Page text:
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There’s a great idea at the heart of ‘Rogue One,’ but this is a frustrating movie

Felicity Jones in "Rogue One."
Felicity Jones in "Rogue One." Lucasfilm-Walt Disney Studios Mo

There’s a great idea at the heart of “Rogue One: A Star Wars Story” — I just wish that it were beating in a better movie.

The first in what threatens to be a long line of spin-offs set in the galaxy far, far away is a charmless, shoddily constructed nostalgia fest that waits until the final act to really kick into gear.

By then it has become so painfully difficult to give a hoot about the fate of Jyn Erso and her rag-tag team of rebels, it’s all you’ll be able to do to shout “hey, I’d recognize that signature hair style anywhere!”

The biggest sin that a film can commit is to exist without cause. Does Jason Bourne really need to come back? Must James Bond return? Can the Marvel Universe ever just stay saved?

What’s so frustrating about Rogue One is that it clears that jump right from the premise only to promptly fall on its face once the opening sequence concludes.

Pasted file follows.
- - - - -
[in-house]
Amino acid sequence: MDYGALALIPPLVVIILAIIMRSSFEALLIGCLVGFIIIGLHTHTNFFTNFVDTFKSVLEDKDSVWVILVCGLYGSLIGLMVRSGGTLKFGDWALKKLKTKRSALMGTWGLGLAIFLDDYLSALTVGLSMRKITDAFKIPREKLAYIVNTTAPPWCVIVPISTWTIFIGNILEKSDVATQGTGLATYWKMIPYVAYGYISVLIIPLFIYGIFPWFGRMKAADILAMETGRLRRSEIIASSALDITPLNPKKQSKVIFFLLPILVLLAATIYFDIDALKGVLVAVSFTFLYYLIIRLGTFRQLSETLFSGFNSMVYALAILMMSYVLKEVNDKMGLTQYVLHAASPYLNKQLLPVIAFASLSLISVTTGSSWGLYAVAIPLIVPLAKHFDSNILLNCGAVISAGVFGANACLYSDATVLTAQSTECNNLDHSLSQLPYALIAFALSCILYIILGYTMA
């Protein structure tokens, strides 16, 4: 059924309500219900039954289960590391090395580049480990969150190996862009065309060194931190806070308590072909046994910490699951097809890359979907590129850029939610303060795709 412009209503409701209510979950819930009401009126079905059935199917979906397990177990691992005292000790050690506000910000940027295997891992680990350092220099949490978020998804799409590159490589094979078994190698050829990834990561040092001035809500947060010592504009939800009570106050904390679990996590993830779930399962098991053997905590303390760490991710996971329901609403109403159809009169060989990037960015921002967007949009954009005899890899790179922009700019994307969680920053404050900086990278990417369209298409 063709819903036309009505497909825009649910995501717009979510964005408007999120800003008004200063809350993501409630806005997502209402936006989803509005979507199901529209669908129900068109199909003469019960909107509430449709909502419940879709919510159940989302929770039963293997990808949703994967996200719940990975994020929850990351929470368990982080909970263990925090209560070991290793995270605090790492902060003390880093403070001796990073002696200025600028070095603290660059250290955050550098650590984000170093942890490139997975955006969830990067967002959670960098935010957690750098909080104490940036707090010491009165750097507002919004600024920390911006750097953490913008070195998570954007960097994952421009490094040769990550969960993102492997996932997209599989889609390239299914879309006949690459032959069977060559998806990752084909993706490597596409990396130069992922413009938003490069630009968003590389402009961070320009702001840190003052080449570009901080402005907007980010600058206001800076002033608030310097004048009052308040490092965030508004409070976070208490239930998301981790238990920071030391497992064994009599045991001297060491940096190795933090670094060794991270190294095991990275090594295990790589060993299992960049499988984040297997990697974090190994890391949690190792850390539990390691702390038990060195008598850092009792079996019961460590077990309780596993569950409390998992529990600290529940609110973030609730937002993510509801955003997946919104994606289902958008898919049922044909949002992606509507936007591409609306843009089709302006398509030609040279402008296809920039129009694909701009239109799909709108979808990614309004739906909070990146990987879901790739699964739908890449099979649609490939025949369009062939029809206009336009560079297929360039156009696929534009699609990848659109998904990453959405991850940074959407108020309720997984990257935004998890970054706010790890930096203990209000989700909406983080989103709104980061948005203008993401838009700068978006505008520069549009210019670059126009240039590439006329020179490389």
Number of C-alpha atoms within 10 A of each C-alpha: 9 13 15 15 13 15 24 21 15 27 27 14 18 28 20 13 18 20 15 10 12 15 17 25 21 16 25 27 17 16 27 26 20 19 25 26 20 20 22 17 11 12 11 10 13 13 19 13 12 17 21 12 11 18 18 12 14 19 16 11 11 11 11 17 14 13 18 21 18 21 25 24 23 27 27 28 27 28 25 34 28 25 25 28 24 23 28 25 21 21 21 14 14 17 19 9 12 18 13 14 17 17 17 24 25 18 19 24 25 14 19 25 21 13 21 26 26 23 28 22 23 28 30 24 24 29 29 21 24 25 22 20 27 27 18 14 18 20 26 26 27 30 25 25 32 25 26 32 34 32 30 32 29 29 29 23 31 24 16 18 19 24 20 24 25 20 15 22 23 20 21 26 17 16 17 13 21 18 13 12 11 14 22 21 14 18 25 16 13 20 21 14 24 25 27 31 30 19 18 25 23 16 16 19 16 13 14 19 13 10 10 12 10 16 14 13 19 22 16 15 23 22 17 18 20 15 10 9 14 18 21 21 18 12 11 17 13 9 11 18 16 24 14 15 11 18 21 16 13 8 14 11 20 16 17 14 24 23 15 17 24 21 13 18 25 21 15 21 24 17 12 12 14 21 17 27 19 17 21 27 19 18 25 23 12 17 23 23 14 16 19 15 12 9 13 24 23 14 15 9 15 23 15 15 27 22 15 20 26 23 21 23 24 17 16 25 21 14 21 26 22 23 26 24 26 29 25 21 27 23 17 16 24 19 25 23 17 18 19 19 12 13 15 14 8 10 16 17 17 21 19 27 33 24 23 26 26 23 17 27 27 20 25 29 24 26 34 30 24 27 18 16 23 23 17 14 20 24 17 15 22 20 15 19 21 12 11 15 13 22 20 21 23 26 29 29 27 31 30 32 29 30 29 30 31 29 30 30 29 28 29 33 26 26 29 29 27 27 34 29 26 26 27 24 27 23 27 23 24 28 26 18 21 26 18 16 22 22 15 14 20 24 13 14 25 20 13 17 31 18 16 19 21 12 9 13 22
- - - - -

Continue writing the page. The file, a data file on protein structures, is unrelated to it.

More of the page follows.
We are dropped back into the world that Lucas built just prior to the events of the original “Star Wars.” The galaxy is operating at peak Empire, which is always bad news bears for all involved.

Fortunately there’s hope on the horizon — the word “hope” is thrown around a lot in this movie, possibly in an attempt to remind you that the next film in the chronology is subtitled “A New Hope” and currently available on Blu-ray or digital download.

Anyway, the Rebel Alliance may the have inside scoop on how to destroy the Death Star thanks to Felicity Jones’ Jyn Erso, the daughter of an Imperial scientist who designed the most lethal weapon in the galaxy under duress (what does your dad do for a living?).

To discover the location Death Star’s fatal flaw, Jyn leads a group of Rebel Alliance spies on mission to steal the blueprints to the galaxy’s favorite McGuffin.

Am I crazy or should that not work?

It fits in seamlessly with the “Star Wars” timeline, is different from anything we’ve seen before and perhaps most importantly, is an honest-to-God story — one told so poorly that it’s almost a little bit heartbreaking.

The first act, choppy at best, feels like somebody tried to trim the fat and ended up hitting bone. Without ever establishing a clear point of view or the relationships between its cast of largely extraneous characters, the movie grinds under the gears of its own plot.

The iconography is all there, but adrift of any of the humanity that has defined the series at its best.

On the way out of the theater, I heard somebody say that Disney had destroyed “Star Wars.” I think that’s a little melodramatic.

After all, where would the Empire be if they had stopped after that first Death Star?

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